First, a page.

After more than two glorious weeks exploring pet friendly Santa Fe, it was time to move on and see something new. Northern New Mexico was virgin territory for us, so we pointed the motorhome up Hwy 84, toward the little town of Chama, with its breathtaking elevation of 7,850 feet. Best known for the Cumbres & Toltec scenic steam train ride through the mountains, Chama made an excellent base for us to dig into the area.
Unfortunately, the train ride that draws so many visitors here is not pet friendly, and it takes a good chunk of the day. The staff were friendly and had some suggestions for places to board Ty and Buster if we wanted to make the trip, but that’s not how we roll. We learned that Hwy 17 between Chama and Antonito, Colorado closely follows the train’s route, so we chose to see the sites from the car, and take the dogs along for the ride.
The scenery is certainly every bit as magnificent as promised! Hwy 17 heads north across the Colorado border and then winds though the Rio Grande National Forest, climbs over Cumbres Pass at 10,022 feet, and dives down into Conejos Canyon – one of the wildest areas in Colorado.
The trip to Antonito takes a little more than an hour by car, which leaves plenty of time to hit the Continental Divide Trail on your way back!
Depending on the direction you leave Chama, the landscape is surprising varied. To the north are the ragged mountain peaks – our next day trip to the west deposited us in sweeping pastures, dotted with cows, goats, sheep, and even a few llamas! The San Juan National Forest lies between Chama and Pagosa Springs, and again, the drive takes a little more than an hour.
Pagosa is the most developed town near Chama, thanks to the hot springs that bubble to the surface here. People have been coming to soak in the warm waters forever, and tourism is a major component of the economy. If you like urban hiking, you’ll find some fun shops to check out and a lovely paved trail along the river. We also saw some interesting restaurants, but were told that laws prohibit pets at the outdoor seating areas in Pagosa Springs.
Fortunately, there are some great picnic spots to check out! Pull up a bench in one of the parks, or stop by the National Forest Ranger Station for insider tips on some of the most scenic drives and hikes in the area.
Driving south from Chama takes you to the dramatic sandstone cliffs and hills that have inspired famous artists, like Georgia O’Keeffe and Ansel Adams.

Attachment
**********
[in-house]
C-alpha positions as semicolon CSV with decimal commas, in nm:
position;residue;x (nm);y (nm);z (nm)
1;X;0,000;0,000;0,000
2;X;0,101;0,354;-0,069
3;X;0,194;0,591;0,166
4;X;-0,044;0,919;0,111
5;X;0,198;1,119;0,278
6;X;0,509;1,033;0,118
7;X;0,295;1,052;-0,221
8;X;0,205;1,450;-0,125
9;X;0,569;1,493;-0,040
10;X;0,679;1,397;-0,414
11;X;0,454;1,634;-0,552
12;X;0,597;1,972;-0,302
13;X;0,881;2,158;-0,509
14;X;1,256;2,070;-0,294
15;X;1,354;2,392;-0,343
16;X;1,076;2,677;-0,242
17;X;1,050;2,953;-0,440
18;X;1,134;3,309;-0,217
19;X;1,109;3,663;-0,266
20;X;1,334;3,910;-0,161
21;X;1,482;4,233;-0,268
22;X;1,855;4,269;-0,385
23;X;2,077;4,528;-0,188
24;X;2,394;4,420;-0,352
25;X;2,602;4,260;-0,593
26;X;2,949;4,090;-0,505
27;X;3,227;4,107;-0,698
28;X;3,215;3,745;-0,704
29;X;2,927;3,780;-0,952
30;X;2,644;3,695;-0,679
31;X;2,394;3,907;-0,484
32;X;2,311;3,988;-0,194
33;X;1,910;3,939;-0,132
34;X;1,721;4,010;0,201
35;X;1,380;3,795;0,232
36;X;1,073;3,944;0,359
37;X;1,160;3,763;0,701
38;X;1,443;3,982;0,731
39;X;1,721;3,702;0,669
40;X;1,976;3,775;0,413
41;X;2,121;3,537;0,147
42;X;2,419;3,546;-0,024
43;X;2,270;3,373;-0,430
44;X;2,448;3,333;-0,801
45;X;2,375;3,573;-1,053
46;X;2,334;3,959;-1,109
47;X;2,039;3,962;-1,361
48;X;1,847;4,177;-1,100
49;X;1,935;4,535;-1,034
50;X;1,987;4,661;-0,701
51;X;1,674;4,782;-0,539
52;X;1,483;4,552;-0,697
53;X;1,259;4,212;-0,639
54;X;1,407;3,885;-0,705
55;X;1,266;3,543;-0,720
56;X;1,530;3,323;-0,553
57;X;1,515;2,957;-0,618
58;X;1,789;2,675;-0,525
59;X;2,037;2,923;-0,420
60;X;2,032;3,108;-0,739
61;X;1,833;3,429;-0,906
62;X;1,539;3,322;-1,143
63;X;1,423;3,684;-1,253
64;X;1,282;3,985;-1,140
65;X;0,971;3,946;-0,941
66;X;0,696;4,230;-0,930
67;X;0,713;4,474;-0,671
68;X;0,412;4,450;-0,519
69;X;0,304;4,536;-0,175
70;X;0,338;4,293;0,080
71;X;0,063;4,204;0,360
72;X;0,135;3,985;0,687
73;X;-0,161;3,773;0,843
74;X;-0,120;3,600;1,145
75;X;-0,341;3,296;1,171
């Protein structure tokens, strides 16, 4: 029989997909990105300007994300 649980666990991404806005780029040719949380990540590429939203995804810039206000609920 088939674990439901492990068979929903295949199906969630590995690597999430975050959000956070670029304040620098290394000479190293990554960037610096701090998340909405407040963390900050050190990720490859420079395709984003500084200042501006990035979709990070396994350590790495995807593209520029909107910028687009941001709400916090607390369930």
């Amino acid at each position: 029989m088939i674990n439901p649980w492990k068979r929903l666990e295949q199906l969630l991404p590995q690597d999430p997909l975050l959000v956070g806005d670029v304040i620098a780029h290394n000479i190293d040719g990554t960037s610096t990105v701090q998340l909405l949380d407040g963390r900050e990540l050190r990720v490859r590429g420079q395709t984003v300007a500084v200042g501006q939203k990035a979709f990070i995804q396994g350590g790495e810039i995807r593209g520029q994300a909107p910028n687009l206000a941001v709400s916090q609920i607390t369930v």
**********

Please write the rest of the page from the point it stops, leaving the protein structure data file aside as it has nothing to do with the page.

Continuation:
Is there anything more enjoyable than listening to yourself bark? Buster doesn’t think so, and Echo Amphitheater was the perfect place for him to test his pipes. This natural sandstone echo chamber is as much fun for kids of all ages as it is for dogs. Woof, woof!
Ghost Ranch Education & Retreat Center
Down the road just three more miles is the 21,000-acre Ghost Ranch Education and Retreat Center, formerly owned by the famous artist, Georgia O’Keeffe. The center now has two museums and offers tours, movies, hiking trails, horseback riding, workshops, camping, and lodging (no pet friendly rooms are available). There are nine hiking trails here, with options for every experience level, and leashed dogs are welcome to join you everywhere on the property – including the visitors center. There’s a $3 per person conservation fee to use the trails, and the views are well worth the price of admission!
Across from Ghost Ranch is the 5,200-acre Abiquiú Lake and Dam. There’s a gorgeous RV park right on the lakeshore, a boat launch, and a four-mile hiking trail, which serves up panoramic views of the lake and Cerro Pedernal, the flat-topped mesa to the south.
The visitor’s center at the dam has information on many more things to do around the area. We ran out of time, so we’ll have plenty to look forward to on our next visit!
When you’ve thoroughly explored what’s to the north, west, and south of Chama, pack up and take the eastern course across Hwy 64, through Carson National Forest, and on to the funky town of Taos. There’s so much to do and see around Taos that trying to manage it in a day would be too much. Settle in for a couple days and take your time getting to know this little corner of New Mexico. And from there you may want to continue a little further east to the picturesque ski village of Angel Fire.
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